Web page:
Hip-Hop Wired: Do you play any instruments?
Bizzy Bone: I fiddle faddle with the piano. I get me the presidential suit and play the piano all night long until the next-door neighbors get tired. Serenading my broad or whatever but nothing spectacular.
Hip-Hop Wired: The album art is very interesting. Can you explain that a little bit more?
Bizzy Bone: It encompasses everything in the record. From the man with the eye in the middle of his forehead, to the Stonehenge, to the black crows, to the pitchforks. The record was made through the tribulation of 2012 coming.
Hip-Hop Wired: You are showing a lot of growth as an artist by trying different things. How much do you think you have changed or matured since your first solo LP.
Bizzy Bone: The first solo LP was a lot about learning the business, in the same context of making the music. The first solo LP was supposed to be completely produced by the late Johnny J, but the money started getting funny. I ended up having to do records with other people. It was a great experience because it was successful. Regardless of whatever went down that is still the biggest selling album that I have come out with.
Hip-Hop Wired: After 17 years in the game, what is the key to staying relevant?
Bizzy Bone: A lot of people are just gimmicks. I don't consider myself old school, I consider myself being reborn everyday. That's one of the problems with Hip-Hop, they'll stab you in the back quick. Motley Crew is 90 years old, legs bout to break on stage, 70, 80,000 m#therFawkers [at their concerts]. N%gg#s, no matter if slavery is over, are still gonna get stabbed in the back. Unless you go that extra mile. Yeah they aint beating us with whips anymore, but they are damn sure making sure people who sold millions of records are bankrupt.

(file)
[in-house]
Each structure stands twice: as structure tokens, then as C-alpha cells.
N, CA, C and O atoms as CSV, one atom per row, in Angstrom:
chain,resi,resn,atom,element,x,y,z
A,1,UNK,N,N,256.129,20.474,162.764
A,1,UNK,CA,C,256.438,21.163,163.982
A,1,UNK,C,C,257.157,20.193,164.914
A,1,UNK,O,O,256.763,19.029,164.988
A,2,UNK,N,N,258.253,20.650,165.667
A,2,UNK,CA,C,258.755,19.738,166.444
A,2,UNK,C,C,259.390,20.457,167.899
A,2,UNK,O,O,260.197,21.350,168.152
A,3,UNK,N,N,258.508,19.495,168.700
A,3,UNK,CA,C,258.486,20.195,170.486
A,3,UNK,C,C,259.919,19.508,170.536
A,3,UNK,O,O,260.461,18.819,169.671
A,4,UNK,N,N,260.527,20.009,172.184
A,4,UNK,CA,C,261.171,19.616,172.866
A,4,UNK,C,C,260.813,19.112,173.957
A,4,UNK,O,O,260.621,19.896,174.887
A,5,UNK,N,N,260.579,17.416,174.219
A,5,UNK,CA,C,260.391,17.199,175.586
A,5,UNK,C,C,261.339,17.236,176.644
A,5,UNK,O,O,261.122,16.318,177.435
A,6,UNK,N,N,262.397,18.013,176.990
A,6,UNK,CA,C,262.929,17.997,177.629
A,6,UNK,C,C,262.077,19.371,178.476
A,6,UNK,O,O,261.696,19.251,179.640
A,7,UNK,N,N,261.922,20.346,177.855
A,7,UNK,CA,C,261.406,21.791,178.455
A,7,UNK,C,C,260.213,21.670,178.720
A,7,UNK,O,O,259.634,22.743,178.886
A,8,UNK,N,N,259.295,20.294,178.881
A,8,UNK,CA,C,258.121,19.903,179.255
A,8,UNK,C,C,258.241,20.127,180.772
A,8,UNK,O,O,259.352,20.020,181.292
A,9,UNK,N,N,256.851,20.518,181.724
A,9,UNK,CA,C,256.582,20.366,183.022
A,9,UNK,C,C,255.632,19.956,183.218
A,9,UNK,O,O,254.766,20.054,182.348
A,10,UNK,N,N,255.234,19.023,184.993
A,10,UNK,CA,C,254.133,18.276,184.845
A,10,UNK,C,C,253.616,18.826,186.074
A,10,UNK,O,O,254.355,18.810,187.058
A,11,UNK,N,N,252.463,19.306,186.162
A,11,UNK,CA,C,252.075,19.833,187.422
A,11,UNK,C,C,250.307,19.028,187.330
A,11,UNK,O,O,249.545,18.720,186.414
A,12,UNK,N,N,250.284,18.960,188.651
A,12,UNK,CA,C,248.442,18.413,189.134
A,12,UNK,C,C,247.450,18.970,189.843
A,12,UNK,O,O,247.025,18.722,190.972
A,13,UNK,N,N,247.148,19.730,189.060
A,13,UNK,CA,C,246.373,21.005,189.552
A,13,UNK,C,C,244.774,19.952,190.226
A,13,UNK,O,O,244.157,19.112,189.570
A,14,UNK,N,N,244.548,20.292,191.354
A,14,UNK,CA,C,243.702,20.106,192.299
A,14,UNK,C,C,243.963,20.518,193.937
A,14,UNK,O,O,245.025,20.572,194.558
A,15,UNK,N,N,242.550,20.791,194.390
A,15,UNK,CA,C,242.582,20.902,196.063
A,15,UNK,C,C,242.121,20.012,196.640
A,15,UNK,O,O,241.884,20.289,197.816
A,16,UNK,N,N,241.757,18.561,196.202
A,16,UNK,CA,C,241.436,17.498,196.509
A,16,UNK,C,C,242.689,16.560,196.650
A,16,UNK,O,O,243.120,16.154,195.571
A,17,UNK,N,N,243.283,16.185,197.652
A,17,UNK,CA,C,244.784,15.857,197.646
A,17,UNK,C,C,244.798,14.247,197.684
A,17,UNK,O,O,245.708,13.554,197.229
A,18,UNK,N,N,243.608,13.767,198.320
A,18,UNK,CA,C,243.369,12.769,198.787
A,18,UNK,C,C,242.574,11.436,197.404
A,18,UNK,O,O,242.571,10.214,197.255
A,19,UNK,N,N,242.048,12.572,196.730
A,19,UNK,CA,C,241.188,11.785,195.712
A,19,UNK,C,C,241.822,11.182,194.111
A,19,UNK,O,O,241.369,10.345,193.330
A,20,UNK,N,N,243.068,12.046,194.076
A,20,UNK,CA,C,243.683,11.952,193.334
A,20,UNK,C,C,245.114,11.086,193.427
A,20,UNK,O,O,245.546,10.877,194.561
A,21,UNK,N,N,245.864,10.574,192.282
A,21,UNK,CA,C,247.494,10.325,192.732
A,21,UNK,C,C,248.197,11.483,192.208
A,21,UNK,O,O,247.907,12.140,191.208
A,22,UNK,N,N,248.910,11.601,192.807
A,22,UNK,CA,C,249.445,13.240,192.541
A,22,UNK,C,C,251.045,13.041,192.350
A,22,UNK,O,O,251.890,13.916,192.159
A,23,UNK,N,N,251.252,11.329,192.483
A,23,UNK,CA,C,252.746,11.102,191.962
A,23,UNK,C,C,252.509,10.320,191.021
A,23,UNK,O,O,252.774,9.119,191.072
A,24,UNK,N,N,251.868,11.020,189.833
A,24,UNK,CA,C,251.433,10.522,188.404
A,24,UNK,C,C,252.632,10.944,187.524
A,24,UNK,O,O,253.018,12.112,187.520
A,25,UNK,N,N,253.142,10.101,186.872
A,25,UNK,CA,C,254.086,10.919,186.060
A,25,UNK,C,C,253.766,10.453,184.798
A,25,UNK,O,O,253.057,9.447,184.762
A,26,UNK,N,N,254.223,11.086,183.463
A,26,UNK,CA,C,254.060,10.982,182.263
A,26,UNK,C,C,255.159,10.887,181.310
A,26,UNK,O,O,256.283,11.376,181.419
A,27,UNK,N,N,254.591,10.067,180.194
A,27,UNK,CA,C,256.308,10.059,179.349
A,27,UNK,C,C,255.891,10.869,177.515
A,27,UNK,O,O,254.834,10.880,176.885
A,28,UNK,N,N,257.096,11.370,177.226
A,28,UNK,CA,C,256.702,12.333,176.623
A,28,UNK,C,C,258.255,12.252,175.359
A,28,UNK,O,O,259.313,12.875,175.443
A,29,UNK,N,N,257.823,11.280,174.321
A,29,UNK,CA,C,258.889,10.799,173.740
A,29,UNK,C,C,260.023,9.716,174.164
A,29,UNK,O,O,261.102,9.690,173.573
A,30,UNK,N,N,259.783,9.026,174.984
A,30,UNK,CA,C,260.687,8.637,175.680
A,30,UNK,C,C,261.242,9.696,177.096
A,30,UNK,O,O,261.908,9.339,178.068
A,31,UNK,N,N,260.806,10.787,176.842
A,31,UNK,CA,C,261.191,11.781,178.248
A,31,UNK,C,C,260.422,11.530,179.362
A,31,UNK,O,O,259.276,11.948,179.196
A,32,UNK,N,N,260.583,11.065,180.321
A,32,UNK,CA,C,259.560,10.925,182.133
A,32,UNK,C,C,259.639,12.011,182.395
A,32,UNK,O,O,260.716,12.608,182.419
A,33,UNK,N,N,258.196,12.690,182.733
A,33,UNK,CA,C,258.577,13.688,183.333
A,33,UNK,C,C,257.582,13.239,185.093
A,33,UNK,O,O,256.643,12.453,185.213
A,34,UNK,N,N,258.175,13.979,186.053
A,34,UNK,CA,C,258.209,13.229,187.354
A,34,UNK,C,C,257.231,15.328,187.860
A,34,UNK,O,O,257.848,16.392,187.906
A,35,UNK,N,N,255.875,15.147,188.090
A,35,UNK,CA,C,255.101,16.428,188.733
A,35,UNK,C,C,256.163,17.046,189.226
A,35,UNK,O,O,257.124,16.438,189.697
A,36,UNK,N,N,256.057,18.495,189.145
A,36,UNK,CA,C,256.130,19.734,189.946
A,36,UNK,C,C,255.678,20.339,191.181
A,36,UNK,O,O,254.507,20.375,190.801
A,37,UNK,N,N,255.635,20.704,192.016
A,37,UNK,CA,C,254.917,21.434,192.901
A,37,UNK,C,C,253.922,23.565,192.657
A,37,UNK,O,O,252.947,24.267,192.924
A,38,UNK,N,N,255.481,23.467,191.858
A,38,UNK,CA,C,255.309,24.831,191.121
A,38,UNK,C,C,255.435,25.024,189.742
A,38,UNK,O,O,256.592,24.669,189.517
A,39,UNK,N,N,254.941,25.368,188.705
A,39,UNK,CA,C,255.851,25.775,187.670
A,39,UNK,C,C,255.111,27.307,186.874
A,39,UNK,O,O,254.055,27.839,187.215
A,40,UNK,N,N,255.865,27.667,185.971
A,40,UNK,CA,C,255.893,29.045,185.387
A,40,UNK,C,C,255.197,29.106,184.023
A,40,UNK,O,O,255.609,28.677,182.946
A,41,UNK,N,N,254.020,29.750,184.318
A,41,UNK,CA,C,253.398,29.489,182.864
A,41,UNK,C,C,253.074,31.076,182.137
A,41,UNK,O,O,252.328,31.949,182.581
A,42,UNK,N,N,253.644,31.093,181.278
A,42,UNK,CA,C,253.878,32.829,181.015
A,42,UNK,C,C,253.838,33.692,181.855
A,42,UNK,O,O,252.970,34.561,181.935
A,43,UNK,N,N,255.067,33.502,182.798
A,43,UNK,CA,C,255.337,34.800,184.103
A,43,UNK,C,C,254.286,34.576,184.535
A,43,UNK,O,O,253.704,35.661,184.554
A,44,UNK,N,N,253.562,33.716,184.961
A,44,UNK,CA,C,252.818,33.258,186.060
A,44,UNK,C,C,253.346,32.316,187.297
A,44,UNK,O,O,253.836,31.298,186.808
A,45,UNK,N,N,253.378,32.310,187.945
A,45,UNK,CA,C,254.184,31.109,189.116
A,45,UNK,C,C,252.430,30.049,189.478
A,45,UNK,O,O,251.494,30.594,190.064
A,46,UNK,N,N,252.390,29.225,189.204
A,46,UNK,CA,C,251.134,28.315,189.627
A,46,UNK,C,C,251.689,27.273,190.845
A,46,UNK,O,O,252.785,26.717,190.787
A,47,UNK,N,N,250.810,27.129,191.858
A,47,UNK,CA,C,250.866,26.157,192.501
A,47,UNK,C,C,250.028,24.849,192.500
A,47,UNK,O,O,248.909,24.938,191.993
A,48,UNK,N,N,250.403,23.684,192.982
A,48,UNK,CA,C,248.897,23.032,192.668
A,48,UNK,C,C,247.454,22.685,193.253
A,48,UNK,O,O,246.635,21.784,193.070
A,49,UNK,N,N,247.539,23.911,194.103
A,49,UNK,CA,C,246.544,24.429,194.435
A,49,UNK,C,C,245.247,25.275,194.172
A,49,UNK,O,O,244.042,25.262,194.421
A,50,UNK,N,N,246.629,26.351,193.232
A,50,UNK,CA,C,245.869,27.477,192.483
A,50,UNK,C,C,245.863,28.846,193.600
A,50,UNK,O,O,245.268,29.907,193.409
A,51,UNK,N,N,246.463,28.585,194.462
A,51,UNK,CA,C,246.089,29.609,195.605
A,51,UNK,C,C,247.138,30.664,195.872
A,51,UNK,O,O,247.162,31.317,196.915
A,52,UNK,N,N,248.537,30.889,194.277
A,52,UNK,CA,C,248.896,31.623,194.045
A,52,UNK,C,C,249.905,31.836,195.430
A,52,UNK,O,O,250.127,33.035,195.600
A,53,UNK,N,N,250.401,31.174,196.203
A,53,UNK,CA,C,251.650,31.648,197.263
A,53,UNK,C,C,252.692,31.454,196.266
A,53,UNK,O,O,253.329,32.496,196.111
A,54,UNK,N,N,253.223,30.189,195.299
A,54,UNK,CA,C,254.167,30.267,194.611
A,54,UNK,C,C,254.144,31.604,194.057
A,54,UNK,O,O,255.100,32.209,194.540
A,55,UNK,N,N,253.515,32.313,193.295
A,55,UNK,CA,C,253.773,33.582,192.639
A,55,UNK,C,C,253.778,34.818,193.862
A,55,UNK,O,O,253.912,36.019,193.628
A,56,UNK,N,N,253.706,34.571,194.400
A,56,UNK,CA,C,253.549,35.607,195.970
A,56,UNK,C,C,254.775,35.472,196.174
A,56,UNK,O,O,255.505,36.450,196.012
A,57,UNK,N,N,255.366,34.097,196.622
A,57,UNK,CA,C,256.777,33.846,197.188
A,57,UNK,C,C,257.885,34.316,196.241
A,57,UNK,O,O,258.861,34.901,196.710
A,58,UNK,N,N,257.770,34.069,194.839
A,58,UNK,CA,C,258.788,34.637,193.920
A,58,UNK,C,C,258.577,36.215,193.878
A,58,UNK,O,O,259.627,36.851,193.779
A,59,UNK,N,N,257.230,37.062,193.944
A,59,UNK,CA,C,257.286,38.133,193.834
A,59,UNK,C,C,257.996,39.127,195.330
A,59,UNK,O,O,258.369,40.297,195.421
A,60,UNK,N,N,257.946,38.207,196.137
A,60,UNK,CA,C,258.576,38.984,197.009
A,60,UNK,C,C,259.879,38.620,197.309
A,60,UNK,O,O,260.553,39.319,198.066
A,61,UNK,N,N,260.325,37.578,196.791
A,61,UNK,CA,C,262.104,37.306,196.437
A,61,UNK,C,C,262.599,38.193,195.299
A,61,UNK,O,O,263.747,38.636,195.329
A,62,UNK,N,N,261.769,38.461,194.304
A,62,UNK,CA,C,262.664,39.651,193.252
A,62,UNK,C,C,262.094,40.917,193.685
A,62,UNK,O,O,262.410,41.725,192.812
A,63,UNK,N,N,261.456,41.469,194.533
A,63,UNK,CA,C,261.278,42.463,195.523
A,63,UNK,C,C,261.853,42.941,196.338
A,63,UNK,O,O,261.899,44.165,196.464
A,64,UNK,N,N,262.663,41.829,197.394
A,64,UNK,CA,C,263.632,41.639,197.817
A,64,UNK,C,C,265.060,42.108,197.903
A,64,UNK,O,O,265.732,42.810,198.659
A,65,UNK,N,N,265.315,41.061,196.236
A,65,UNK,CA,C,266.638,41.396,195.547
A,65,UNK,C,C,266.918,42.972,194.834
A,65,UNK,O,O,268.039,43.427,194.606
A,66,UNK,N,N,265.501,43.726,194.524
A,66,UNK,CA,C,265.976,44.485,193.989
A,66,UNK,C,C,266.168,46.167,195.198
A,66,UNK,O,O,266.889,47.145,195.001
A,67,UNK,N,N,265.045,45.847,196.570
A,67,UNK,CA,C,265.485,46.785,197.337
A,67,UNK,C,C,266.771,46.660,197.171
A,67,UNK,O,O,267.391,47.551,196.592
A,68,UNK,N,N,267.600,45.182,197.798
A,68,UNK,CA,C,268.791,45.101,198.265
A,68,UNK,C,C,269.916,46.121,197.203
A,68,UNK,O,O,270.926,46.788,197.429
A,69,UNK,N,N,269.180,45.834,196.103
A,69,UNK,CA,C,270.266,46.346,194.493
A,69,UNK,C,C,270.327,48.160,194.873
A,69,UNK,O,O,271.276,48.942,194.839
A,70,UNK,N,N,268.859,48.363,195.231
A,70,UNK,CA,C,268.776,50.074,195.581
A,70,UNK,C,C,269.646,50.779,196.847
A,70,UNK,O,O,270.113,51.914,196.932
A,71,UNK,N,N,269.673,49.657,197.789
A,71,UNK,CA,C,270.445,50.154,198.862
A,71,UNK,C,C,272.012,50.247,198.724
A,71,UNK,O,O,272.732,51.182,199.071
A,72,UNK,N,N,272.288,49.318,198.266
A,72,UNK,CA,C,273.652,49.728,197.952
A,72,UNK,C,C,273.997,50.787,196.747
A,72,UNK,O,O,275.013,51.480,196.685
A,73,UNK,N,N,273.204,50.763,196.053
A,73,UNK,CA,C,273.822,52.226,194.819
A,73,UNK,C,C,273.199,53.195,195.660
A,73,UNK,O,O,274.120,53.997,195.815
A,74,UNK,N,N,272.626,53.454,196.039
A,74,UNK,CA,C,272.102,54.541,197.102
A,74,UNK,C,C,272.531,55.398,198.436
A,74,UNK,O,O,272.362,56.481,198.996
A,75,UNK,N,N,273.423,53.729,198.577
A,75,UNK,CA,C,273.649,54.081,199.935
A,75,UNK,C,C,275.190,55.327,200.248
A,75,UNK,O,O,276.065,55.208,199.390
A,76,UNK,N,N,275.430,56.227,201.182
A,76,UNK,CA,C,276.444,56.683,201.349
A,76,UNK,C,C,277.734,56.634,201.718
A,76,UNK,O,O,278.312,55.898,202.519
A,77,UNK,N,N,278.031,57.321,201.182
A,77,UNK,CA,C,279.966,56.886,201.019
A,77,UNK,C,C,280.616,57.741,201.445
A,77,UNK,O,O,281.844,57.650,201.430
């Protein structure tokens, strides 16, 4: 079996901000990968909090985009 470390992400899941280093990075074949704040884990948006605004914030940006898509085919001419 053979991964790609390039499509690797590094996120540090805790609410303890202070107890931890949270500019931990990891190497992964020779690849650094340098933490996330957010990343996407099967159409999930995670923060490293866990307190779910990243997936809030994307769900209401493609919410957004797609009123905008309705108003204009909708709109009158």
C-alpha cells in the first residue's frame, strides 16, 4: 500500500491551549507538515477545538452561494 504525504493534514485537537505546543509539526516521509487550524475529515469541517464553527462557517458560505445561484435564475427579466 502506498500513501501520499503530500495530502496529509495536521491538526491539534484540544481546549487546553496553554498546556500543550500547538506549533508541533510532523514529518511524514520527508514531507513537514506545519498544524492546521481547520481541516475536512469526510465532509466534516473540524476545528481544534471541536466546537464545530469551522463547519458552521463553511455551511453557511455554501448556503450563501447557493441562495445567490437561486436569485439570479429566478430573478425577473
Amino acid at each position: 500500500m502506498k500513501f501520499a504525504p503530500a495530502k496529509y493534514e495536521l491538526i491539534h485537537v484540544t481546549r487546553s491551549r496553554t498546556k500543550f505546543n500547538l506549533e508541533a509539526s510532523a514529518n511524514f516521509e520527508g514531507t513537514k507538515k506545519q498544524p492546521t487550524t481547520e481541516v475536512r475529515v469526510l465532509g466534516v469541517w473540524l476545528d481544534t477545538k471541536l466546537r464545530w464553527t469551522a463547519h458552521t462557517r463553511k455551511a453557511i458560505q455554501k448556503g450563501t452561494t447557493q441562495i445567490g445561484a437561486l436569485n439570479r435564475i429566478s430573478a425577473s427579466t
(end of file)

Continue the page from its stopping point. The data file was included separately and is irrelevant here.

Hip-Hop Wired: What keeps you motivated in this cutthroat game?
Bizzy Bone: To not have been taken care of, you gotta keep working. Plus you love the music anyway, Hell, I would do shows for free if we didn't have to make sure things are being taken care of step by step. Its been like 17 years but a lot of people work for like 30, 40 years to get their pension. So its not that amazing. It only becomes amazing when you know the oppression that comes behind it. That's just the criteria of a man. If you can stand the rain. You stay healthy, you stay hungry and you love music.
Hip-Hop Wired: What was it like linking back up with the crew for the Uni-5 album before the most recent fallout?
Bizzy Bone: You know what, we never left. I think that the hip-hop community was mad because I wasn't a dummy, because I wasn't willing to take just anything. So the energy of the hip-hop community was like, oh he's a rebel. No, I'm not a rebel. We sold 50 million records and I want what's rightfully mine. And if I cant get it with you, I'm gonna try and get it on my own. I can do bad all by myself. I love my dudes. Them my dudes, we cool. I live 10 minutes away from Lazy. I go to his house and see his kids, ‘Hey man, I think its best if we just be buddies.' He like, ‘hell yeah I agree, man.' Sometimes we wanna get back and do some stuff but we are better off friends. This industry will turn you against the people that you love.
Hip-Hop Wired: What was the cause for the most recent breakup?